A time for change
FARIDA ABDULLA KHAN
THE history of teacher education in India is tied up with the history of how and why a modern education system for the masses was established and for what purpose. Early efforts were sporadic and initiated by different entities – the church, missionaries, British officials of the Company, interested individuals – and with varying motivations. Although concern for the education of the local population soon started becoming evident, it was only with the Charter Act of 1813 that the Company agreed to take on this responsibility and allocated funds for it. It was the Despatch of 1854 that was finally responsible for prescribing an educational policy for India and although Indians had little say in either the policy or its implementation, the broad structures that evolved out of it served to define the educational system through the period of British rule and, in broad outline, continue to the present times.
Education for the masses and popular systems of modern schooling in Europe and England emerged largely in response to social problems arising out of the industrial revolution and the ensuing large scale migration of populations to centres of industrialization. A system of formal schools for all classes of children took shape during the 19th century and by the end of the century much deliberation and attention was being given to making these institutions both efficient and effective. The focus in this period was largely on elementary education with the purpose of educating children in the three Rs, along with socializing them into a ‘civilized’ way of living.
Given the nature and requirements of these schools, the early models of the monitorial and pupil-teacher systems were considered both appropriate and efficient for a large mass of teachers that were needed to cater to this increasing population of students. These subsequently gave way to the ‘normal’ school (then prevalent in Europe) which institutionalized teacher training and allowed the trainees to move out of the confined environs of the elementary school.
Throughout this period the more important sites for education, knowledge generation and intellectual activity were the universities and these had a much longer history. Access to these institutions, however, was limited to a different class of students. They were taught in the more exclusive ‘public schools’ in England, the lycee in France or the Gymnasium in Germany. The aims and means of education in these schools were distinct from those of the mass school system and teachers for these schools were not required to go through special training. The possession of a Bachelor’s degree from a university or its equivalent rather than a teaching certificate was considered sufficient qualification for teaching in these schools – with a higher status and invariably higher pay.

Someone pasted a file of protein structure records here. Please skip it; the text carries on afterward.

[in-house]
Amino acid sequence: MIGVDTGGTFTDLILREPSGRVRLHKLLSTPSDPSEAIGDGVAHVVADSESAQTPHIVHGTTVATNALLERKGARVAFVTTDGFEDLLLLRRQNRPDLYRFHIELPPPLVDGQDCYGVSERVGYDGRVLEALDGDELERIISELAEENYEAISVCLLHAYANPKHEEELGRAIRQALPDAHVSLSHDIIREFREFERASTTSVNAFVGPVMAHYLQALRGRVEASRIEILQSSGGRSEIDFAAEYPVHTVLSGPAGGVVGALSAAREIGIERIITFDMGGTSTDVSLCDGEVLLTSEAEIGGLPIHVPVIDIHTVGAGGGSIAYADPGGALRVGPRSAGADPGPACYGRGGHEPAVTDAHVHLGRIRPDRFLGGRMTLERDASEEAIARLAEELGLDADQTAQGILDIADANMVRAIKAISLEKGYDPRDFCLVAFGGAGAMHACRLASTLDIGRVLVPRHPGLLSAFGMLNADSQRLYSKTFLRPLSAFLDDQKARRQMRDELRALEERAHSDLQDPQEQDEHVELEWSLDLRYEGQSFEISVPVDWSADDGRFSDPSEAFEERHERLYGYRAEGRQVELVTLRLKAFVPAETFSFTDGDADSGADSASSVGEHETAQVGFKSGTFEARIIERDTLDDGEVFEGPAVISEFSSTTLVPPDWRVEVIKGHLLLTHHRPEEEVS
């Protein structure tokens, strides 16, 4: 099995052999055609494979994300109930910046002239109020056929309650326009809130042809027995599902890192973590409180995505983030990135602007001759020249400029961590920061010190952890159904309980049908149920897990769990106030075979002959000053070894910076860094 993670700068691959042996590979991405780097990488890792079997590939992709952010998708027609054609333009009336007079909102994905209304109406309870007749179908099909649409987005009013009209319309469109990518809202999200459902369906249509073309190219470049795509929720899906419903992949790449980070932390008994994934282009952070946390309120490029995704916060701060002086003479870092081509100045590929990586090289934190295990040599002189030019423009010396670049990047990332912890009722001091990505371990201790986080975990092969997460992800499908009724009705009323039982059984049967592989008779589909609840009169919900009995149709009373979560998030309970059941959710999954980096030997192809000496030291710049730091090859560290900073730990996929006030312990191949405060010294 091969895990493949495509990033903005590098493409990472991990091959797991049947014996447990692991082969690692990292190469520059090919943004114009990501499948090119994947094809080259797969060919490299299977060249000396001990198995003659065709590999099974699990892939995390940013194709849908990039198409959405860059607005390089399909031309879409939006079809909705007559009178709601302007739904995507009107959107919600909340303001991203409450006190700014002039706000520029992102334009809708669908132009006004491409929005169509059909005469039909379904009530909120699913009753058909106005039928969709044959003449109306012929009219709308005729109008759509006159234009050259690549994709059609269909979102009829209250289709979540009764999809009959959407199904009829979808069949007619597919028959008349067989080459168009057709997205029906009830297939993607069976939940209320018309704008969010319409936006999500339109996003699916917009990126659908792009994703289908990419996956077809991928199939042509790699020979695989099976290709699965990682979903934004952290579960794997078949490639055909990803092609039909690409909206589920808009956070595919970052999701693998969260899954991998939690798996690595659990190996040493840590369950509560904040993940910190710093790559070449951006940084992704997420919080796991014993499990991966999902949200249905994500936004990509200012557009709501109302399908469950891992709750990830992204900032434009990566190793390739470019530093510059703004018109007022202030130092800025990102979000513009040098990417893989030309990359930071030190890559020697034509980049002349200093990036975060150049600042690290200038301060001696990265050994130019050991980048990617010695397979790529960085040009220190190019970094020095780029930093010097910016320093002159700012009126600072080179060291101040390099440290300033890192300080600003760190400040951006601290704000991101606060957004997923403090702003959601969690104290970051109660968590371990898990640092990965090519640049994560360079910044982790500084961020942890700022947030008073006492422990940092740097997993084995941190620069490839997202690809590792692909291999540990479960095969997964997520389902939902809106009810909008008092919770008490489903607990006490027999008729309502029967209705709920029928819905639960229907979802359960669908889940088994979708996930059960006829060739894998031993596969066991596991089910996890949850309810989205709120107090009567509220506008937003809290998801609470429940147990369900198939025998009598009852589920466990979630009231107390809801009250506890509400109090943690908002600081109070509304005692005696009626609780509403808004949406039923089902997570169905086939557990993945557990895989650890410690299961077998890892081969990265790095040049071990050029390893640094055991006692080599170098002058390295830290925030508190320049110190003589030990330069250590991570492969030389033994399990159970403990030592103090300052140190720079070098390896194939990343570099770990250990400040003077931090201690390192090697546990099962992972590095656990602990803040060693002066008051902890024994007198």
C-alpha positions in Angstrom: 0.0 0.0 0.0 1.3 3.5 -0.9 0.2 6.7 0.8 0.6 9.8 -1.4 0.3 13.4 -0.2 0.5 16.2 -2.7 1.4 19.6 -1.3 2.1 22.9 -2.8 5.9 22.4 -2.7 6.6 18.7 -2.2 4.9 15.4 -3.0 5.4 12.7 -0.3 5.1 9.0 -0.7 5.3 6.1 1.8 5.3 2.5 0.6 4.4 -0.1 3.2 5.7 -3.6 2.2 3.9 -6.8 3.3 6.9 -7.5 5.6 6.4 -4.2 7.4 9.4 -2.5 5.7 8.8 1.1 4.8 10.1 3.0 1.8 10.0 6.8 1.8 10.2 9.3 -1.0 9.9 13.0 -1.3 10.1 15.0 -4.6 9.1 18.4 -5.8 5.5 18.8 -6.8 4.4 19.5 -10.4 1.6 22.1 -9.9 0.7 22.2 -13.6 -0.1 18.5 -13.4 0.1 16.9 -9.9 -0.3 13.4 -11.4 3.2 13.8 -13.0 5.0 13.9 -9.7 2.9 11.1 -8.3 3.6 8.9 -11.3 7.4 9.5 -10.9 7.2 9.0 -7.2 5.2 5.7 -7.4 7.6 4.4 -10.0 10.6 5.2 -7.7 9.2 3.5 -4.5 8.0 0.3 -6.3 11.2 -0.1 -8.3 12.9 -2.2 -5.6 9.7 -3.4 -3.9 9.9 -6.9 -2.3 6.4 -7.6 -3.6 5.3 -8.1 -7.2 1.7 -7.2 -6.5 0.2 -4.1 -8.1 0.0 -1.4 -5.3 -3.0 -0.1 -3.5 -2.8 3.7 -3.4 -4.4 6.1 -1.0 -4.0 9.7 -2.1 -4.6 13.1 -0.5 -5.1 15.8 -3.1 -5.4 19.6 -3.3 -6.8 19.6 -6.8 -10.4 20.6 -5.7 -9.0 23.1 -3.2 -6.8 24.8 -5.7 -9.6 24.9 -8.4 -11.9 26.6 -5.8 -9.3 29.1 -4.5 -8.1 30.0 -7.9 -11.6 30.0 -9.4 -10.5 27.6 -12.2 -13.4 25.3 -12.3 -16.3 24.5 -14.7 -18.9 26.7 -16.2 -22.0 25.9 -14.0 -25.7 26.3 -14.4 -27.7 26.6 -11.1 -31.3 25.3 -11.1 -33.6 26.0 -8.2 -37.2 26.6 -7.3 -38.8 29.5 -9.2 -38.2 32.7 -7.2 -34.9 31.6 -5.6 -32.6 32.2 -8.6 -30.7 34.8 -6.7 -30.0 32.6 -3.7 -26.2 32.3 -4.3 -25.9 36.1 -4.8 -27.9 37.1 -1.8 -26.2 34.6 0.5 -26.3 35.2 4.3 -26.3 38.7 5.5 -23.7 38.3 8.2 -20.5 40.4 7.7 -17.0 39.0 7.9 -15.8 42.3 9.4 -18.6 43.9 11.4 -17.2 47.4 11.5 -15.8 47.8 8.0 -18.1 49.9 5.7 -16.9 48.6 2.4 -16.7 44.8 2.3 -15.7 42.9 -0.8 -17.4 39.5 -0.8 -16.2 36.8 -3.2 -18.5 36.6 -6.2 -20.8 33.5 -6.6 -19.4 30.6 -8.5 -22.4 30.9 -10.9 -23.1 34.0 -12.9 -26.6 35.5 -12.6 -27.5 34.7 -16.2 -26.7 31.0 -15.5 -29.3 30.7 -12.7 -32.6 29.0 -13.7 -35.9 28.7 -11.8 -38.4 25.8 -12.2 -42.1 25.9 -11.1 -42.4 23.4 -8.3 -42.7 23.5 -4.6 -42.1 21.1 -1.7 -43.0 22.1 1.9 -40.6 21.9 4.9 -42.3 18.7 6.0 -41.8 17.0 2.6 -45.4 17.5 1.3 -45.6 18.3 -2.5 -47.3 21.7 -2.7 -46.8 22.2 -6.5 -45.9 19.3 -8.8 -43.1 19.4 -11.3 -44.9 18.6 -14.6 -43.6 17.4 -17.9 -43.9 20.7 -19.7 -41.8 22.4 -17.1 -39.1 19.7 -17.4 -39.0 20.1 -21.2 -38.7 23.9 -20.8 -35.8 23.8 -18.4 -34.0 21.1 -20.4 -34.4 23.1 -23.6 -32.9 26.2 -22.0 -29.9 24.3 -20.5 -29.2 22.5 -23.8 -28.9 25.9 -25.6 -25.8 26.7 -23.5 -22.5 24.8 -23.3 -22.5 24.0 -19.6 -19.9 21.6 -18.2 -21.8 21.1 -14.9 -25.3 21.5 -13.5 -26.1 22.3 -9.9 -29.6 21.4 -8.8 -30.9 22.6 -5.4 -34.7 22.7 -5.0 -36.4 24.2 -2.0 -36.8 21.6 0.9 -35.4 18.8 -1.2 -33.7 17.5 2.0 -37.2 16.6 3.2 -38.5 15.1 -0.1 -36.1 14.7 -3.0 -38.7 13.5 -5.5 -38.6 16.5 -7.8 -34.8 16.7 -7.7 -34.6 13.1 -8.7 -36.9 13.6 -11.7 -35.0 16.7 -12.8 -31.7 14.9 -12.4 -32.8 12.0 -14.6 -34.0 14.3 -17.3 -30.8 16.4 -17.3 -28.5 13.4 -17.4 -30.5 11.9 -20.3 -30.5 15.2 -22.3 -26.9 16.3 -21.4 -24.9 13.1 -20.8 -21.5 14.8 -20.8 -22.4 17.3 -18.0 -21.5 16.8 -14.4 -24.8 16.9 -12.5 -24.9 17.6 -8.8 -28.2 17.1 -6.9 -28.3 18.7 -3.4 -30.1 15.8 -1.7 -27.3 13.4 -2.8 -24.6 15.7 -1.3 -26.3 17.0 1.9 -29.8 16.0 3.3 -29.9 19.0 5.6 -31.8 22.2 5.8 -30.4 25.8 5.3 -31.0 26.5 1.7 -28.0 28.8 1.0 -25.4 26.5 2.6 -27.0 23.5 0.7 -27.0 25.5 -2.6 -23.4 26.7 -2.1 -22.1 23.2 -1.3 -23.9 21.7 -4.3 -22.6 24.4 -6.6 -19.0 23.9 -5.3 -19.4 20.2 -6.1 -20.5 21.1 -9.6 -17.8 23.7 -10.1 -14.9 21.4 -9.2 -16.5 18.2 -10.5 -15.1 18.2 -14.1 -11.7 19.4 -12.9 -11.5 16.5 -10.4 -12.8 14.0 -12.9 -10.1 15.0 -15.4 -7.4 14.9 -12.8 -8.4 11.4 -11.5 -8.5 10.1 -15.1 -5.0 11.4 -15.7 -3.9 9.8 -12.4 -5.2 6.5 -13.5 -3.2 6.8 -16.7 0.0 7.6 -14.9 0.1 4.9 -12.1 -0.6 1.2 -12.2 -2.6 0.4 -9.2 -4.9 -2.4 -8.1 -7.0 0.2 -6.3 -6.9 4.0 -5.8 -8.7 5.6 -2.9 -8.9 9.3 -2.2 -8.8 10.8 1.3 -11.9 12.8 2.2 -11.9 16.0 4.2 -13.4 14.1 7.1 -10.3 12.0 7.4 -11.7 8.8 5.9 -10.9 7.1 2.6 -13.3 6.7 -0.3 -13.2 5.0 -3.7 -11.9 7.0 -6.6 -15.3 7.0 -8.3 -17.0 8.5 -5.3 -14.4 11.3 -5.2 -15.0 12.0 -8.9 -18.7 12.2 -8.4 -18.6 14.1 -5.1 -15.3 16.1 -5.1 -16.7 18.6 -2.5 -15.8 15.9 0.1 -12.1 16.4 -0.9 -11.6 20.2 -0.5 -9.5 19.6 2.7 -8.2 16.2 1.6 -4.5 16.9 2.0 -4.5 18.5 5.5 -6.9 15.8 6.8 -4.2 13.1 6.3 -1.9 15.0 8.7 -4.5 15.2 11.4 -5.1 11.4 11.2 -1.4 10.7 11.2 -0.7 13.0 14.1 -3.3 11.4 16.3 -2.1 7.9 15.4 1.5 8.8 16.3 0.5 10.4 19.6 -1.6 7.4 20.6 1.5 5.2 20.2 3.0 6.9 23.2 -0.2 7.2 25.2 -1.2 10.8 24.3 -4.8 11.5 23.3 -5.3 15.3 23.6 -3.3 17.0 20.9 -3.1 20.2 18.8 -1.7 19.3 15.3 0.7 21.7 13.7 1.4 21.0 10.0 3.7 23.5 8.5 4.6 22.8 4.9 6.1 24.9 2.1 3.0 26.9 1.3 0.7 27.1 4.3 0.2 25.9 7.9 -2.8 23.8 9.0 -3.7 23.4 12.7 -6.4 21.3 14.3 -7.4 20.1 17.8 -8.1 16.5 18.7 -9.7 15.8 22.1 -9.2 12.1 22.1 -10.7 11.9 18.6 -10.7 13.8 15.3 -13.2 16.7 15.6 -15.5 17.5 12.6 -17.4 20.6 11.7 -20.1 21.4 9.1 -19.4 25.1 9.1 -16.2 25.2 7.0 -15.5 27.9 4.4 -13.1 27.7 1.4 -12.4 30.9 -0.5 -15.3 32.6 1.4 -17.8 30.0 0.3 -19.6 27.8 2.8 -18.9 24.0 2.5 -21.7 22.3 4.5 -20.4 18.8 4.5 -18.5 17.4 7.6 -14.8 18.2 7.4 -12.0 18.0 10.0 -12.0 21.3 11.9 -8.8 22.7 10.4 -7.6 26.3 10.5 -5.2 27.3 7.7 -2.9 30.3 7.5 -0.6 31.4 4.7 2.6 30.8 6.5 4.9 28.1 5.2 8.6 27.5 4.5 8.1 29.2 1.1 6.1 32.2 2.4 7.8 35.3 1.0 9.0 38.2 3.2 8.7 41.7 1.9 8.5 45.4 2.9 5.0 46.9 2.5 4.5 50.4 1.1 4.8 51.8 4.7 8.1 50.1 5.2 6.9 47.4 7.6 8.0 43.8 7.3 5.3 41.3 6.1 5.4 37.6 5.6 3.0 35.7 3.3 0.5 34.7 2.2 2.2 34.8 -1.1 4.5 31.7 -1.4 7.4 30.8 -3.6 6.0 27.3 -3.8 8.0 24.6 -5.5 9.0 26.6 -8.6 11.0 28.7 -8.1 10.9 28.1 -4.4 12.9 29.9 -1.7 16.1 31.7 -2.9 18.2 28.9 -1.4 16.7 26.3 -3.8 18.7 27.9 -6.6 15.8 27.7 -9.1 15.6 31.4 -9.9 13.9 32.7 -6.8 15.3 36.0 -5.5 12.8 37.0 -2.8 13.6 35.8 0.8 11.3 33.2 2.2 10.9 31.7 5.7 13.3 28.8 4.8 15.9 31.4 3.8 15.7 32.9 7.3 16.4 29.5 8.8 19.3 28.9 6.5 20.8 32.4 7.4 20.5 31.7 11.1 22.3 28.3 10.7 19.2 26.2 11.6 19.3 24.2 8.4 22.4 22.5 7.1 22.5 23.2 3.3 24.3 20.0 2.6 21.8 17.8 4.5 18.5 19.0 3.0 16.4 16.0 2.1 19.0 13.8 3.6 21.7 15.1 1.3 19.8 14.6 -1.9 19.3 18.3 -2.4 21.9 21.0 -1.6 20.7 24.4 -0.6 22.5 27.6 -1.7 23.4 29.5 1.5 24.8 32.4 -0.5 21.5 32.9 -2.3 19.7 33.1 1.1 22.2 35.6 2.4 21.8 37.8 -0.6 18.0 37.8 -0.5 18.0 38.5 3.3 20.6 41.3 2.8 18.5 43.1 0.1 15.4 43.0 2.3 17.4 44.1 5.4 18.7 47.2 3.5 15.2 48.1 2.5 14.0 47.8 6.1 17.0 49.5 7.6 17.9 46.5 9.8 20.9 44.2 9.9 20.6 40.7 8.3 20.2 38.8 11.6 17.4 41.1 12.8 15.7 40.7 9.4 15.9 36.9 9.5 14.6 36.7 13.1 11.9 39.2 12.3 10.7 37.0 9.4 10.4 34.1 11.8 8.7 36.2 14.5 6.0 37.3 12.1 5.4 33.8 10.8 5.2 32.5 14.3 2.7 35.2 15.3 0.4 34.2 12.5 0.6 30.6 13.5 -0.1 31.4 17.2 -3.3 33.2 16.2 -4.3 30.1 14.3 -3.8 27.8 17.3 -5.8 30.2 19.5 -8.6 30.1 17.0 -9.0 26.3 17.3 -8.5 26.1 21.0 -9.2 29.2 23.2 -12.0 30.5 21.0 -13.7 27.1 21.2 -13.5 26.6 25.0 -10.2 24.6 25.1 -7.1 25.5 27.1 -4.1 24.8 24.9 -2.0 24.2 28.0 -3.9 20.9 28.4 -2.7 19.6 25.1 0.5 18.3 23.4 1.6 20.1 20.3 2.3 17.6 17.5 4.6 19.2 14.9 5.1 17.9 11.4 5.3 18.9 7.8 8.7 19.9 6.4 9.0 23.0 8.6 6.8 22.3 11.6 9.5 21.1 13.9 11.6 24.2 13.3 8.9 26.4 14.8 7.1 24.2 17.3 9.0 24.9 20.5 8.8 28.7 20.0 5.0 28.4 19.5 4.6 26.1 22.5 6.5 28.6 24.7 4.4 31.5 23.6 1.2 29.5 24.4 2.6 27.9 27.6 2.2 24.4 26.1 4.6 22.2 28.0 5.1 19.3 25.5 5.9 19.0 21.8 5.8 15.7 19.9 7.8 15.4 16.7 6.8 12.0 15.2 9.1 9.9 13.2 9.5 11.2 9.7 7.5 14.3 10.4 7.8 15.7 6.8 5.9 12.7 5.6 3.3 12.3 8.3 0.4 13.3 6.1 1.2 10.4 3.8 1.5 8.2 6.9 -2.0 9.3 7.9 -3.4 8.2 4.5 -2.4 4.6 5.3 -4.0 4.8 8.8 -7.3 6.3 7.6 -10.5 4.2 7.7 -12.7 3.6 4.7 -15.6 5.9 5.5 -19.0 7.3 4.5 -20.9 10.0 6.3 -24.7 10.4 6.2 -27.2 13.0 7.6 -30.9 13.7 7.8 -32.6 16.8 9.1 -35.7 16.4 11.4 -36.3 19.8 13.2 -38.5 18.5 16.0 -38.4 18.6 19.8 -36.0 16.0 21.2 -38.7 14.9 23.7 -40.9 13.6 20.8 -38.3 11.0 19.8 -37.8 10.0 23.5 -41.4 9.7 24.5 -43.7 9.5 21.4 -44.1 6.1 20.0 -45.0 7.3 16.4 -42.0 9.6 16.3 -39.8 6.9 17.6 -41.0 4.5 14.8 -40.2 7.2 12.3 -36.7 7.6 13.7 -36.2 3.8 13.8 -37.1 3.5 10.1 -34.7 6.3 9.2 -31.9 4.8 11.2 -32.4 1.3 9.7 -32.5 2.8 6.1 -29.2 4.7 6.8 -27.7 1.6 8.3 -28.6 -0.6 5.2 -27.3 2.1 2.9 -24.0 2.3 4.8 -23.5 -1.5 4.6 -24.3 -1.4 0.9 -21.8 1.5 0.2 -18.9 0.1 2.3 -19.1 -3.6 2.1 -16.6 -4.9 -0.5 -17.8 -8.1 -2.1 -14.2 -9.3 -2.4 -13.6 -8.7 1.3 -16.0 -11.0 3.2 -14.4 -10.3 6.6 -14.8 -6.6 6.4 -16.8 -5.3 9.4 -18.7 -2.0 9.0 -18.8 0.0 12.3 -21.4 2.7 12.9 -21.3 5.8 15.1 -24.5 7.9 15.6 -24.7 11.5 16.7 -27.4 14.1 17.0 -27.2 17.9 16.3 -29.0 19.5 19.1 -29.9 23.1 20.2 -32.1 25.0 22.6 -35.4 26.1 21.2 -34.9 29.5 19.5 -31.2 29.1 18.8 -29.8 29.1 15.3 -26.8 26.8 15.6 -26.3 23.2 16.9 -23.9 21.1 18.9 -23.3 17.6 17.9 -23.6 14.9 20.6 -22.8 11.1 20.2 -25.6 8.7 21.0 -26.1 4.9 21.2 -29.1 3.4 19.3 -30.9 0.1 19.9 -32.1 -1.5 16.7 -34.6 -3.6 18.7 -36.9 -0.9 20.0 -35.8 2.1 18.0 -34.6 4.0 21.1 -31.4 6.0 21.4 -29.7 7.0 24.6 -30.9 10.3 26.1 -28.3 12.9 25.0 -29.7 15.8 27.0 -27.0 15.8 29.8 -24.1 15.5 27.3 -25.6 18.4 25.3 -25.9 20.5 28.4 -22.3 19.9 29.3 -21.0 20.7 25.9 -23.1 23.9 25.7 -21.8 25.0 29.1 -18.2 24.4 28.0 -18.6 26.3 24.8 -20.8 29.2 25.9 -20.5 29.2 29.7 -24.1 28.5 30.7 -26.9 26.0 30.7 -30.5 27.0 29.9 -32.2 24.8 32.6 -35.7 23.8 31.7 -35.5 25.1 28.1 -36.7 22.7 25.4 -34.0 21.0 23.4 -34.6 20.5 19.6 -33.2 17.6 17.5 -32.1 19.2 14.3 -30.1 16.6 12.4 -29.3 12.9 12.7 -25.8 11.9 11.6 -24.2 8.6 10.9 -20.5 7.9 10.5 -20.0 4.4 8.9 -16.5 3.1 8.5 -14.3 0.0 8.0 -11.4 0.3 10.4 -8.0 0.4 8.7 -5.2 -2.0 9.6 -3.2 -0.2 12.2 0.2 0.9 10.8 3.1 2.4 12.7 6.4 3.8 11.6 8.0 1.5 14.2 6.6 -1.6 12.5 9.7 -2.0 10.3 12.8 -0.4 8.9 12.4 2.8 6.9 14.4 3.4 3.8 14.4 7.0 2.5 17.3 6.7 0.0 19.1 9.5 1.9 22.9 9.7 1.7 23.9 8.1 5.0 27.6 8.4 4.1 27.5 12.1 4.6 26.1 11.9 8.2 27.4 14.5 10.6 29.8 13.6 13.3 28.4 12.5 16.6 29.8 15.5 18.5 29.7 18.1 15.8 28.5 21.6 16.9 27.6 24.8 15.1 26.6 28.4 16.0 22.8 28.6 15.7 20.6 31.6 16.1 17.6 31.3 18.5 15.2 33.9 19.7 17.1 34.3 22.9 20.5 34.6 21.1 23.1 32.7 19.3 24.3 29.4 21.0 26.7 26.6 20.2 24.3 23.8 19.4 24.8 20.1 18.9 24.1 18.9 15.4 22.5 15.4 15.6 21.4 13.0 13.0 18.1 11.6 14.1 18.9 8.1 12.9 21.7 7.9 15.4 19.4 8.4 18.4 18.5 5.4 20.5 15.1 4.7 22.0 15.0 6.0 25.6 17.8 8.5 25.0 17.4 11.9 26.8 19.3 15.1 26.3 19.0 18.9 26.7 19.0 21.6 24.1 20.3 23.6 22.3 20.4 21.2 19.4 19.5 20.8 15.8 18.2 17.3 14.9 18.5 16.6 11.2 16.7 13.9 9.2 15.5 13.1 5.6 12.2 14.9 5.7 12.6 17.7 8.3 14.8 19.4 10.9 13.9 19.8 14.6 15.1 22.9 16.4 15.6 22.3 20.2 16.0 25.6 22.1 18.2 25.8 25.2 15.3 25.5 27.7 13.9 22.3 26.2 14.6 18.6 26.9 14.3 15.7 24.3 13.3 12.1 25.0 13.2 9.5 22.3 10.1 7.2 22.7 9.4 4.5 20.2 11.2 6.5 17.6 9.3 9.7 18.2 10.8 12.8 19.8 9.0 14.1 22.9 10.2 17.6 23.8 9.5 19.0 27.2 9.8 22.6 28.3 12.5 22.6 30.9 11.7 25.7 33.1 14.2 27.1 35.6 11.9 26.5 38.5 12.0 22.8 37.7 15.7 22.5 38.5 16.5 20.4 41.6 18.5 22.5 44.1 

The concern for education of Indians took several forms and the debates around it are fairly well-known and documented in the several histories of Indian education.1 Macaulay’s Minute of 1835, recommending that educational policy in India be oriented to the spread of western learning through the medium of English set the agenda for the course that education would take in this country. Given this context and the objective of educating a populace that was considered to be largely ignorant, attention to the supply of teachers and their training became an associated and immediate concern.
The earliest teacher training programmes were, therefore, aimed at elementary school teachers. The skills needed for the task, given the very basic objectives, were of a highly limited nature. The evolution of teacher education basically paralleled the developments in Britain and soon monitorial and pupil-teacher systems were introduced in several parts of the country. These gave way to normal schools and by 1882 there were 106 normal schools in different parts of India and two training colleges for teachers. By the end of the 19th century training colleges became more prevalent and subsequently began to be affiliated to universities for the purpose of licensing.
When India gained independence and a new Constitution was put into place, education figured prominently in the discourse on development that the newly formed nation was aspiring to. Education was to be the instrument for scientific advancement, technological development and social change. Although social development featured prominently in every important policy document, in actual terms it was scientific and technological aspirations leading eventually to economic development that occupied planners and policy-makers for the next several decades. The commitment to universal primary education figured prominently in the Constitution of independent India, but the real focus of planning and concern in the early years was on higher education, especially in the scientific and technological areas.